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Low feed supply could disrupt operations at Russian state hatcheries

November 14, 2022  By Hatchery International staff


State owned hatcheries experience a lack of aquafeed. Photo: Rosrybolovstvo

In the wake of Western sanctions, Russian state-owned hatcheries keep battling against an acute shortage of aquafeed.

For instance, the Baikal branch of the Russian government agency, Gravrybvod, has recently warned about possible operational disruptions due to a lack of European fish feed supplies. 

“We face a big problem: fish feed. All fish feed is banned, there are no [import] supplies at all. We used Danish and Finnish feed and now have to search for alternative options,” said Leonid Mikhalchik, director of the Baikal branch of Gravrybvod.

The current problems could pose a danger to the local environment. Gravrybvod runs almost all state-owned hatcheries in Russia, producing broodstock for commercial and recreational purposes. In Siberia, the government agency is primarily engaged in restoring fish population in Baikal and several local rivers, where fish stocks were undermined in the previous years by poaching and poor ecological conditions. 

Mikhalchik said that Gravrybvod managed to collect fish feed among all available sources in Russia. However, the current stocks would be enough to maintain production until the end of the year. After that, the operation could be disrupted.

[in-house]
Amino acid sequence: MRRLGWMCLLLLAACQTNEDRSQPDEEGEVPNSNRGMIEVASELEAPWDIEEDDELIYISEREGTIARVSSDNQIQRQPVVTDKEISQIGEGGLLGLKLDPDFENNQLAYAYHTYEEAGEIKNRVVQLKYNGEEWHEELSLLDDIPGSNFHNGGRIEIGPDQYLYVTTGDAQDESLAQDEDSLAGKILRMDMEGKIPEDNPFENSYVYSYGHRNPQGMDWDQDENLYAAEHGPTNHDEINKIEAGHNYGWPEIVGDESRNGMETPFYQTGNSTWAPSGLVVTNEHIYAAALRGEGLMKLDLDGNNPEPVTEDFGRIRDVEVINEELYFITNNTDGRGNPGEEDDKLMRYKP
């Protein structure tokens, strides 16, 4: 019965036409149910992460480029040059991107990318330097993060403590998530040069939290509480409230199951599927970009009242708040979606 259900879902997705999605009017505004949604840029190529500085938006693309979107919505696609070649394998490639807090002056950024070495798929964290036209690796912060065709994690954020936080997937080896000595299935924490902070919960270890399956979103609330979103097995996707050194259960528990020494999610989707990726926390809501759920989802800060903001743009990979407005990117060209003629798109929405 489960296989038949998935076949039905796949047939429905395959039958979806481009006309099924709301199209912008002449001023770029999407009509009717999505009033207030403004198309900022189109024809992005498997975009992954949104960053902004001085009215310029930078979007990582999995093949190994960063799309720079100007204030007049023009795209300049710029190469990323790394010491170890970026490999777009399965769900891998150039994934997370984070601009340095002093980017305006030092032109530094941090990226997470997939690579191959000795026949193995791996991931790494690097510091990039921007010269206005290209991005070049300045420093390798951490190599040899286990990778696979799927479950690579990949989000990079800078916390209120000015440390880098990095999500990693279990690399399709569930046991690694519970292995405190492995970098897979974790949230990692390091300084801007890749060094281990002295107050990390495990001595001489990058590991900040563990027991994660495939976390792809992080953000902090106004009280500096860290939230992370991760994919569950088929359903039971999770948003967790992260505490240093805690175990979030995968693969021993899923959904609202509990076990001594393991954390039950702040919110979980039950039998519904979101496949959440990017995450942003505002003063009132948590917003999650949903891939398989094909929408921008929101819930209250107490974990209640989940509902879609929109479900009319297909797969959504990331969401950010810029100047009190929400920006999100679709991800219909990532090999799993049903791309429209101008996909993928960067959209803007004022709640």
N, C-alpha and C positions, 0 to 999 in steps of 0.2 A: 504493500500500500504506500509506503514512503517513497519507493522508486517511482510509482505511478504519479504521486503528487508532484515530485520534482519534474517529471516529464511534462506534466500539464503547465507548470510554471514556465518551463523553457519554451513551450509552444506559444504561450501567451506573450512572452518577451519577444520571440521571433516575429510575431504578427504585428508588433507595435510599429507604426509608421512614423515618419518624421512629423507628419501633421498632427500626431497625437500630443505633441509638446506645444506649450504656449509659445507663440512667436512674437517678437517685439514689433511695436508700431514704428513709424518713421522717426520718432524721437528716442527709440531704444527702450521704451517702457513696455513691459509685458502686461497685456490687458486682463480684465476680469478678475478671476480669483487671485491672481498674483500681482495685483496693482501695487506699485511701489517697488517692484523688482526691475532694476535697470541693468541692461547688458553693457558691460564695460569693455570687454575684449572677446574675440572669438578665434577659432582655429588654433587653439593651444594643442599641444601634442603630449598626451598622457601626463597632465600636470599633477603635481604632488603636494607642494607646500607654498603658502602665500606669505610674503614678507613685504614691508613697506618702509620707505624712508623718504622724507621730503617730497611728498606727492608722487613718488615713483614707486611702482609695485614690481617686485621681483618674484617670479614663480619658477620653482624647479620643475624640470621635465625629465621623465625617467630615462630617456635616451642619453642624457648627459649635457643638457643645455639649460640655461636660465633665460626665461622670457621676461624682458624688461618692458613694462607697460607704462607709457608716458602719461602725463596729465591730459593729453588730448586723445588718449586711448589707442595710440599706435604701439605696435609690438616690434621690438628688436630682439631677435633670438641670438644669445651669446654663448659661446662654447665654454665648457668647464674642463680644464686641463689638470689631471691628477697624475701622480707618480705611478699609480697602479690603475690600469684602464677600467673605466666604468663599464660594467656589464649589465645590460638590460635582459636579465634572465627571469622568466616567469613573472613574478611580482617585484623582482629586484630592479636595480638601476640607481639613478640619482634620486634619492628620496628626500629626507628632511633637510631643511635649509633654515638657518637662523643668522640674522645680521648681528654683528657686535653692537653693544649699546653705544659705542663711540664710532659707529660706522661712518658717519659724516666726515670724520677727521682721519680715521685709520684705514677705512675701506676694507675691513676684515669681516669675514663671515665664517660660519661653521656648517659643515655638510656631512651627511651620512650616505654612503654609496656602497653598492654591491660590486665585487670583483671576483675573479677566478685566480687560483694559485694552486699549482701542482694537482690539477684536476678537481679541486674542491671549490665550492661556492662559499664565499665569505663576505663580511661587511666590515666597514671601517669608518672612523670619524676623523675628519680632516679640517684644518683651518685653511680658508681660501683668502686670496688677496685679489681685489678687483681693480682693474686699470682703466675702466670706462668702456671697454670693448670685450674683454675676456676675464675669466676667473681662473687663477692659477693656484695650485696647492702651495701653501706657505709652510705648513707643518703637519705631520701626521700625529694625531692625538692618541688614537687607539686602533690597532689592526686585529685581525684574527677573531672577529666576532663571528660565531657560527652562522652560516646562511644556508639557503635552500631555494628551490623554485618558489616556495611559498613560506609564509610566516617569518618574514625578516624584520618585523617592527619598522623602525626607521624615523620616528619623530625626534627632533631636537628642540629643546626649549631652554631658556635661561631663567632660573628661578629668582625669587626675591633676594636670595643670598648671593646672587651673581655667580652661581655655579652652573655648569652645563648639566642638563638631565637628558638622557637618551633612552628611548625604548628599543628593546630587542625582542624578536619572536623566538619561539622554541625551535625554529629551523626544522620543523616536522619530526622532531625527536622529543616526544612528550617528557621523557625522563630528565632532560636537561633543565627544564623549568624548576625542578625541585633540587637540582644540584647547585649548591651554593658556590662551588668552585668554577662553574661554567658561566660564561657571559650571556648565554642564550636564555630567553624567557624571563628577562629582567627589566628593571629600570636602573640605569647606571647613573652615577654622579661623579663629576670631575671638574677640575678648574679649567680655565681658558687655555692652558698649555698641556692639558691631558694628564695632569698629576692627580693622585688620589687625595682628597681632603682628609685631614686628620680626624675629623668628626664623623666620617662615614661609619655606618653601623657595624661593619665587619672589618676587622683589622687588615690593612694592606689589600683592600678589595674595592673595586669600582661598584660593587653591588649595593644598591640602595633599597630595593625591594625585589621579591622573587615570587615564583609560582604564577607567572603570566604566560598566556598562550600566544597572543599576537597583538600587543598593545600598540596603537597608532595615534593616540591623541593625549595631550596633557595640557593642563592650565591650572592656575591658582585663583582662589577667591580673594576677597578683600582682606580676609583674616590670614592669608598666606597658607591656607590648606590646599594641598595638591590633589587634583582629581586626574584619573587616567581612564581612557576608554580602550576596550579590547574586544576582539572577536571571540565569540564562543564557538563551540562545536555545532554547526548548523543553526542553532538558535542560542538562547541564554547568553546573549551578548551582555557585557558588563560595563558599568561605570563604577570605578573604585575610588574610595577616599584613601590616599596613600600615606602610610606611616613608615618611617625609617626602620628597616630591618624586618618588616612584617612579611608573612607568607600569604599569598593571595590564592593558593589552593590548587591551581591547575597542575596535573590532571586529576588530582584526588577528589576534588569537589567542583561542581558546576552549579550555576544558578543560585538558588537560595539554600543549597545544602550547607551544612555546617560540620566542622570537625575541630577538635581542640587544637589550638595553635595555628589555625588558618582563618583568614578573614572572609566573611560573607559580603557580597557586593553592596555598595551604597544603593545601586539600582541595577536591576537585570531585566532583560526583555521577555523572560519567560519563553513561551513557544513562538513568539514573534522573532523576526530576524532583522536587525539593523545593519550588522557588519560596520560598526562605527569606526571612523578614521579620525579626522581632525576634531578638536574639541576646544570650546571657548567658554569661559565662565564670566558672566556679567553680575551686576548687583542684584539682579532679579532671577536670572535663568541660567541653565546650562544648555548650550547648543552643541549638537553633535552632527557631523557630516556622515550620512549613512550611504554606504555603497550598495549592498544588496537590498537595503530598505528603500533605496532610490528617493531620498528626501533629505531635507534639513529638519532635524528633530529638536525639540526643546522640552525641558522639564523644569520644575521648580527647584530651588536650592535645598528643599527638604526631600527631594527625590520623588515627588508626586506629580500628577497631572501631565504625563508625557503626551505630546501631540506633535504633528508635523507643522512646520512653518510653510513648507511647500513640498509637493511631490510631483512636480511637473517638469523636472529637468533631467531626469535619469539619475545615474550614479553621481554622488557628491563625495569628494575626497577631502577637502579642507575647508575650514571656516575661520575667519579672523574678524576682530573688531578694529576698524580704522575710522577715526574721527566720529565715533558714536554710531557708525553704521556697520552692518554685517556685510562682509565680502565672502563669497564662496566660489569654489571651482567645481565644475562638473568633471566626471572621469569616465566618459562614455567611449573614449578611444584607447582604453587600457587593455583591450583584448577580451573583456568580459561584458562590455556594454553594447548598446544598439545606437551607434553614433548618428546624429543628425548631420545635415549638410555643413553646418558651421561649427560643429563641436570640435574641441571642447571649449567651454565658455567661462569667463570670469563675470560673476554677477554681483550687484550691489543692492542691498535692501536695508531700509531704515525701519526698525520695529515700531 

On the other hand, Russian government officials remain optimistic about import replacement in the aquafeed segment. The Russian federal veterinary watchdog, Rosselhoznadzor, has recently reported that fish feed imports to the aquacultural companies in the Khakasia Republic ground to a halt. However, Rosselhoznadzor said that most farmers managed to switch to products of Russian origin. 

New fish feed receipts have been developed in Russia and were already greenlighted for commercial use, Rosselhoznadzor said, not providing any additional details. However, this statement contradicts the complaints voiced by market participants, who insist that most products of Russian origin have dubious quality. 

In addition, the price of Russian aquafeed has reportedly jumped by 30 per cent to 40 per cent following the exodus of Western suppliers. 

The Russian government has recently approved a 20 per cent subsidy of capital costs for the construction and modernization of feed mills focused on aquafeed production. This measure is scheduled to come into force on Jan. 1, 2023. In addition, the government set the task for the Russian federal agency for fisheries and scientific organizations of the Russian Academy of Sciences to provide the industry with advanced feed recipes.

In total, Russia plans to launch nine large feed mills focused on aquafeed production in the next five years to boost the output in this segment by 220,000 tonnes, Russian Agricultural Minister Dmitry Patrushev said, speaking during a conference in Moscow.


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